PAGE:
By James Kwak
By which I do not mean to say it is not a problem. As Paul Krugman reminds us,
“If bond investors start to lose confidence in a country’s eventual willingness to run even the small primary surpluses needed to service a large debt, they’ll demand higher rates, which requires much larger primary surpluses, and you can go into a death spiral.
“So what determines confidence? The actual level of debt has some influence — but it’s not as if there’s a red line, where you cross 90 or 100 percent of GDP and kablooie . . . Instead, it has a lot to do with the perceived responsibility of the political elite.
“What this means is that if you’re worried about the US fiscal position, you should not be focused on this year’s deficit, let alone the 0.07% of GDP in unemployment benefits Bunning tried to stop. You should, instead, worry about when investors will lose confidence in a country where one party insists both that raising taxes is anathema and that trying to rein in Medicare spending means creating death panels.”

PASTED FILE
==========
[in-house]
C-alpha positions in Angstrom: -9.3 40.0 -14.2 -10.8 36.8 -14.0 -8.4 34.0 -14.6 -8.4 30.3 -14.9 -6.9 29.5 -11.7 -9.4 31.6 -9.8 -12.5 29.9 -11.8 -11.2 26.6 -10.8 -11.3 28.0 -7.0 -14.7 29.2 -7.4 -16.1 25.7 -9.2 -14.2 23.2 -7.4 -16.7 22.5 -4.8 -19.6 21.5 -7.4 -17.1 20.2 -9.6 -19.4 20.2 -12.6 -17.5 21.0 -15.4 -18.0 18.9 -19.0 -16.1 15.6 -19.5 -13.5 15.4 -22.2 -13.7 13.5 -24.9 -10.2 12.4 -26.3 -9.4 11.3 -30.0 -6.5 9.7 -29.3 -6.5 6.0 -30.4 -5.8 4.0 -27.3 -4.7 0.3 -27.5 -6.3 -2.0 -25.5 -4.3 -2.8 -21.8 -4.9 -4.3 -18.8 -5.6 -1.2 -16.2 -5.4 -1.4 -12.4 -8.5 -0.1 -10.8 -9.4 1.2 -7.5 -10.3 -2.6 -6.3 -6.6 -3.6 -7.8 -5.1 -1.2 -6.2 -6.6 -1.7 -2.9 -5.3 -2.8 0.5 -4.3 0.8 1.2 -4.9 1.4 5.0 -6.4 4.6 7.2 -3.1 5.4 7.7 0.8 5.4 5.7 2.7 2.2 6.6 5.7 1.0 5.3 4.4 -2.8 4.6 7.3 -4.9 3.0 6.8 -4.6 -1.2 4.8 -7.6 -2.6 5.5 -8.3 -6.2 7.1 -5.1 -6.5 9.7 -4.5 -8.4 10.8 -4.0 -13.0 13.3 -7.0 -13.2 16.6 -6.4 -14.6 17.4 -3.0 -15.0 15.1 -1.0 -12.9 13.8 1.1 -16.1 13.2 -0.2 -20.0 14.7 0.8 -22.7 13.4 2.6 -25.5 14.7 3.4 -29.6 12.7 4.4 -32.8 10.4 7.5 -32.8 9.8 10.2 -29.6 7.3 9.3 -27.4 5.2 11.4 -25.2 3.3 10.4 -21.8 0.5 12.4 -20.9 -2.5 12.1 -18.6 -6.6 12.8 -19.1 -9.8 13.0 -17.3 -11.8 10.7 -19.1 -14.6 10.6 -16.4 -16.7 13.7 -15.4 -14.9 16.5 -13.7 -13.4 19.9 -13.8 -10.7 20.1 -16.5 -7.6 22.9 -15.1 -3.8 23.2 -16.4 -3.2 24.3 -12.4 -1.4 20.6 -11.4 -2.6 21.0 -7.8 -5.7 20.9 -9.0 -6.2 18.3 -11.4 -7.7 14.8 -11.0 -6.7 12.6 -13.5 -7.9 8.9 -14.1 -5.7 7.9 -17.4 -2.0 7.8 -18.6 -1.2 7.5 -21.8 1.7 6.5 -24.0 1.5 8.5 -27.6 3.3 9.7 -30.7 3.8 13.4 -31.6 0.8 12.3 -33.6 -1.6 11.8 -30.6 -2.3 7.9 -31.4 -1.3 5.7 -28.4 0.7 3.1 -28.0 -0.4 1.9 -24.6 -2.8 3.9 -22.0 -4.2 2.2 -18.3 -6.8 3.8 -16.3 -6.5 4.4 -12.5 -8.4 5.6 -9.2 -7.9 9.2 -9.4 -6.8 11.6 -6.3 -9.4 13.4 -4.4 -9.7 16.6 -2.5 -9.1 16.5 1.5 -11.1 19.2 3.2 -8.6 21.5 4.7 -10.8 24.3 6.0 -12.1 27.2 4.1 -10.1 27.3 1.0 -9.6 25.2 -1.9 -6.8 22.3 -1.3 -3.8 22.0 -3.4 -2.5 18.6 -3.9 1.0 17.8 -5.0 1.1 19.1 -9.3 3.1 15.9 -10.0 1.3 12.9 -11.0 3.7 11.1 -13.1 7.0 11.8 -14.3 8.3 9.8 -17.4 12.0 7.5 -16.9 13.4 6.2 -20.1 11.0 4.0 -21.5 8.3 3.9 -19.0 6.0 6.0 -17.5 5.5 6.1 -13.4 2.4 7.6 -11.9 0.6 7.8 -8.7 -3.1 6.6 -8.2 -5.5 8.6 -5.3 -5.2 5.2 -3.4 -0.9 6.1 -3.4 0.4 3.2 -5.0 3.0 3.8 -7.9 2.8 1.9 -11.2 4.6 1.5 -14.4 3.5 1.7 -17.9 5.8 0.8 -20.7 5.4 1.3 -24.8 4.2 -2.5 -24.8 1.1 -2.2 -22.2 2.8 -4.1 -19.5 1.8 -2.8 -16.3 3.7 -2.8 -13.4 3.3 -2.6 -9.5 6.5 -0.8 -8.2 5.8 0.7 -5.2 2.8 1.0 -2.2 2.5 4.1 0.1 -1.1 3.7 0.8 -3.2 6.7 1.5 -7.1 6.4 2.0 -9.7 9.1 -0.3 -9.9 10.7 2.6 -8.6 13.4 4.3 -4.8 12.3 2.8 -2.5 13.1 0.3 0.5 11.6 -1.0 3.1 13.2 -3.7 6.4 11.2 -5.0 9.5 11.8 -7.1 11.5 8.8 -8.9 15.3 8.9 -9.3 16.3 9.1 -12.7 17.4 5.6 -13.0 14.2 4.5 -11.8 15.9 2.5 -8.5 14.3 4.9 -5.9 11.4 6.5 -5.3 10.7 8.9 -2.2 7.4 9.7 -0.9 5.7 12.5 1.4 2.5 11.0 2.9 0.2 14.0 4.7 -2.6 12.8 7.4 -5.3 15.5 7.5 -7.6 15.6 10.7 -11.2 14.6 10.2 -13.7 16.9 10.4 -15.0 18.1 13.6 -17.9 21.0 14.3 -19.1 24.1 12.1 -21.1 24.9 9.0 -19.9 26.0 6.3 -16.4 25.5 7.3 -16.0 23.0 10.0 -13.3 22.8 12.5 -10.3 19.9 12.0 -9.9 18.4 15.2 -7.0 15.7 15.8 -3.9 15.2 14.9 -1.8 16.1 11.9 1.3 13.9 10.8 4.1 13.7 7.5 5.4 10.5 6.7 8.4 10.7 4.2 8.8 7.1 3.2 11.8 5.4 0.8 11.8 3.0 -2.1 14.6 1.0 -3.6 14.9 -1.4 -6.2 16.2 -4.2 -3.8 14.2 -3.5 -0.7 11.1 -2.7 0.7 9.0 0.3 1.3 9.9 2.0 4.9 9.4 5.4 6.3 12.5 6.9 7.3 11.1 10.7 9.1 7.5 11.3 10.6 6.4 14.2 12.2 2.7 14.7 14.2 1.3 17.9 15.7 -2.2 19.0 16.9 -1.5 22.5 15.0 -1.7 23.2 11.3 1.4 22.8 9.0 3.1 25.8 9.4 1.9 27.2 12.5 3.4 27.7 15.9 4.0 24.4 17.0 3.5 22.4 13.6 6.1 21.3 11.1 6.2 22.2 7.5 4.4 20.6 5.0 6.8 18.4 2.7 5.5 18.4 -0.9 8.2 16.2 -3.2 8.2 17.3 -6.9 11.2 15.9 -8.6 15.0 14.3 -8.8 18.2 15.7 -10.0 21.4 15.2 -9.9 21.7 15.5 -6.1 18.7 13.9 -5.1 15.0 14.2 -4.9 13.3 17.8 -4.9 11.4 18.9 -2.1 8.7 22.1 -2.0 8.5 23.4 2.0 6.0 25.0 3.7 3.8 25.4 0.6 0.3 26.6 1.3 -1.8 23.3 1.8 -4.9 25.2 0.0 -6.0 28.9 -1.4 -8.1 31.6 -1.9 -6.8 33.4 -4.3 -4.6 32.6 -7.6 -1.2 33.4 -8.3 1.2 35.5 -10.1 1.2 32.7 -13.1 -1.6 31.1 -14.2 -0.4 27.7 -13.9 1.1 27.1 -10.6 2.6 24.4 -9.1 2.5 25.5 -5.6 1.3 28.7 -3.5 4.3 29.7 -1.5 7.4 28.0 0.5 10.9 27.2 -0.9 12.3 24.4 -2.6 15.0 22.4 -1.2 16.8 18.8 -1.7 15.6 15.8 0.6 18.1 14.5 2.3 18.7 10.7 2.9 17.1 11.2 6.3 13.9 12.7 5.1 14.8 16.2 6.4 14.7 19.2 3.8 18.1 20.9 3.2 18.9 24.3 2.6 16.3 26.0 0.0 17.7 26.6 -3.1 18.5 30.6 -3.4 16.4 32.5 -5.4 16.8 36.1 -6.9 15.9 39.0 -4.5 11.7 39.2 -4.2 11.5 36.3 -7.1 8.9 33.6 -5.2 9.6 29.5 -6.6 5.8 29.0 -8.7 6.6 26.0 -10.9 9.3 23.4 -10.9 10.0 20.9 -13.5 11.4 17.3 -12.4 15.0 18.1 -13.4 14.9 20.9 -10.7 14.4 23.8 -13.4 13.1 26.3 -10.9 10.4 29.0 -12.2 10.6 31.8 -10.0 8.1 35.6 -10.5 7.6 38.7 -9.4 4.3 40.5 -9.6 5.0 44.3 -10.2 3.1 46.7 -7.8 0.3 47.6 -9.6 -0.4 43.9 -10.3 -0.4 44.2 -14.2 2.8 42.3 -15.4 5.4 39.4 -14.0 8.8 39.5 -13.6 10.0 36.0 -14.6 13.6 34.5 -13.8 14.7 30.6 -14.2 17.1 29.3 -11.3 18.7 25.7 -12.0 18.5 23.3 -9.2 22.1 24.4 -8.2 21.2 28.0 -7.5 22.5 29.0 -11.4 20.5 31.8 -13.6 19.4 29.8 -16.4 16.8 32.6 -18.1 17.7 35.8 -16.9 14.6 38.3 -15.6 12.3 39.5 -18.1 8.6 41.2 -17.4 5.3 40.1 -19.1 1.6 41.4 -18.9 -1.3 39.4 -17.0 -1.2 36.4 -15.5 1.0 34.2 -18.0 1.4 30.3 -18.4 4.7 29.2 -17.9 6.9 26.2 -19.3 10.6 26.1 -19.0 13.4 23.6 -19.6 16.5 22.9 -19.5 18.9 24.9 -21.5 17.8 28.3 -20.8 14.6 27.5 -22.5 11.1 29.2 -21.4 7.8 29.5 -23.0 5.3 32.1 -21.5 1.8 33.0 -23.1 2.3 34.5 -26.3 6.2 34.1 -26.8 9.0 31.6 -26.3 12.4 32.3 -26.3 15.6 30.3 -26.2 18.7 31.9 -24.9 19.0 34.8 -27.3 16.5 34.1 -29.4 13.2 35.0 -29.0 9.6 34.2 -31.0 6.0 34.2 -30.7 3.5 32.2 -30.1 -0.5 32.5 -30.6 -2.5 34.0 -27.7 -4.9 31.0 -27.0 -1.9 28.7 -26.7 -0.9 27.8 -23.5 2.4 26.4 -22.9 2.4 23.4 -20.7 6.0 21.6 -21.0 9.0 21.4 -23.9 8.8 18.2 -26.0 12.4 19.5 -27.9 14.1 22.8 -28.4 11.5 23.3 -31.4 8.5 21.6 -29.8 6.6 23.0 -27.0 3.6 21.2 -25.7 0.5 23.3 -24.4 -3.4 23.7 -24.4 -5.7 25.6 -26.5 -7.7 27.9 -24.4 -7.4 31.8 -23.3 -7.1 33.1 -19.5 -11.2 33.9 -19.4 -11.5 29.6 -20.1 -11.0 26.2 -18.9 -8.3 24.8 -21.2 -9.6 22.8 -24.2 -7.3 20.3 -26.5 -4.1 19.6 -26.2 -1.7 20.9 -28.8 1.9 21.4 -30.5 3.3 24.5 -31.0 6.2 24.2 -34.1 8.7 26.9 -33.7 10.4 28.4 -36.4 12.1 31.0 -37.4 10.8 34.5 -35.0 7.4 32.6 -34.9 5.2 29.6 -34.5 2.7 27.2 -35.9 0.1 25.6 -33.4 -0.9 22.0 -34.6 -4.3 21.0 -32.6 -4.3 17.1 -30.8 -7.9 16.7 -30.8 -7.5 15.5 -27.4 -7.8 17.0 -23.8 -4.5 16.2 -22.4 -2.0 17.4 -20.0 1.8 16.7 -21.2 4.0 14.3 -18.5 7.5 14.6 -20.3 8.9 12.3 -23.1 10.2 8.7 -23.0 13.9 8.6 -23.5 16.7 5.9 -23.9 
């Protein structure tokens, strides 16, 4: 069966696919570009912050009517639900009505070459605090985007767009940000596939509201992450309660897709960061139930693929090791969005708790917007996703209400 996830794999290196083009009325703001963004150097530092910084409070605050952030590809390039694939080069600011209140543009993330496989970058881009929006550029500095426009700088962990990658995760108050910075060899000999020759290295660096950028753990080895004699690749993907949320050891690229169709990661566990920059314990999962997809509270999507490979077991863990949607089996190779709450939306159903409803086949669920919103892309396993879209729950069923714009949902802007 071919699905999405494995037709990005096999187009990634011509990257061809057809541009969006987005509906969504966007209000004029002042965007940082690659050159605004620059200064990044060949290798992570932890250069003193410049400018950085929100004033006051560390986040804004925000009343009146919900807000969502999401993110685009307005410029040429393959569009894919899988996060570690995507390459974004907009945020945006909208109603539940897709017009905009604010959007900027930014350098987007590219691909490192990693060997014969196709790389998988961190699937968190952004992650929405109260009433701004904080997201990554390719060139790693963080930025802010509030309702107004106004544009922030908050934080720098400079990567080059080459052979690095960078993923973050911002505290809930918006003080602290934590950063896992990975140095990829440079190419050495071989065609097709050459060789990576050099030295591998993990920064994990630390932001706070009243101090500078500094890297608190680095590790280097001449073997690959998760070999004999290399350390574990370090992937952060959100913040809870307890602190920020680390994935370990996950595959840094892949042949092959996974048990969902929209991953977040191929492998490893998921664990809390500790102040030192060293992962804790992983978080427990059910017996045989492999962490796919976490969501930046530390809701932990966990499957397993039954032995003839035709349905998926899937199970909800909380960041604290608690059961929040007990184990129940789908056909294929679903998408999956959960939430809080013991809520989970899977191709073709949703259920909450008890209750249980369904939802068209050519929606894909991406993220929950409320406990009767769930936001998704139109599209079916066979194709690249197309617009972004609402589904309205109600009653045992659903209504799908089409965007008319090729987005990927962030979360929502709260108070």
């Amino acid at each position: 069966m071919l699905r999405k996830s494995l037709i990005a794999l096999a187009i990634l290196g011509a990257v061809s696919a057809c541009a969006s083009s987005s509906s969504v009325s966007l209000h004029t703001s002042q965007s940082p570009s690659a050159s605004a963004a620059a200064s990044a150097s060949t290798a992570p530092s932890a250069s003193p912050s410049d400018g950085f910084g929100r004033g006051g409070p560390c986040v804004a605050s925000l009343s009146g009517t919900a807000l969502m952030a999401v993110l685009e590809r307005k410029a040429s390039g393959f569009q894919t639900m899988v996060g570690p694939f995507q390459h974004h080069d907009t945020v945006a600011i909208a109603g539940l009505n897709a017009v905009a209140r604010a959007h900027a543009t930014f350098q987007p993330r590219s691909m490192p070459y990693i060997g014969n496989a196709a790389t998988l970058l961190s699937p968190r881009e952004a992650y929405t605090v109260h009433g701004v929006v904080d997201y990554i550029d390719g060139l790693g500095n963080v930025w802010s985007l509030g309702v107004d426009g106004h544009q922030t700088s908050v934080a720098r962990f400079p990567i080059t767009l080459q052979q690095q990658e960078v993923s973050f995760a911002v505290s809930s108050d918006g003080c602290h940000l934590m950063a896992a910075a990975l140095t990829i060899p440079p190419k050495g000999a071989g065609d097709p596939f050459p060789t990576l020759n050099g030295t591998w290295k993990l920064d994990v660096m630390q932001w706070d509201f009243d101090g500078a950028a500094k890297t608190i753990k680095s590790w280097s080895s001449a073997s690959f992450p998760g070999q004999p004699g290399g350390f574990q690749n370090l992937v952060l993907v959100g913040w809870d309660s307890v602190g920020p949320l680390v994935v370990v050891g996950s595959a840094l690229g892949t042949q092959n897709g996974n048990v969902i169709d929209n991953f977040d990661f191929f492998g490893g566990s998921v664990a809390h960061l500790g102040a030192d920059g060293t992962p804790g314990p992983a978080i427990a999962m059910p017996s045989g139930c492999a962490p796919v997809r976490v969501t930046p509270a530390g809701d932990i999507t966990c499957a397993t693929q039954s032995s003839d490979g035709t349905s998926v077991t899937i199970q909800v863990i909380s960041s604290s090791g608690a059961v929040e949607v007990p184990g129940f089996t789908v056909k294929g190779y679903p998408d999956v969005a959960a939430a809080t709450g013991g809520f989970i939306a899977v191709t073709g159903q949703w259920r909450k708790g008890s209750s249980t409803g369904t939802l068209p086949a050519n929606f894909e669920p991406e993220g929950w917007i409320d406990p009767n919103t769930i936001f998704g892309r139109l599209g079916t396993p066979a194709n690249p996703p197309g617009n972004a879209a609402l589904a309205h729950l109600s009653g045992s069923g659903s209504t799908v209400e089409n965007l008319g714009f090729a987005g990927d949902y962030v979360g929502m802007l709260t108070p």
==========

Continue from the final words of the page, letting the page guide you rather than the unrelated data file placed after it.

The implication is that our deficits really are a serious problem. But what’s making them a serious problem is not just that they are big and getting bigger; it is that our political system seems incapable of dealing with them. So, ironically, deficit peacocks are right that the deficit is a problem, but only because they refuse to do anything about rising health care costs — since the long-term deficit problem is a health care cost problem.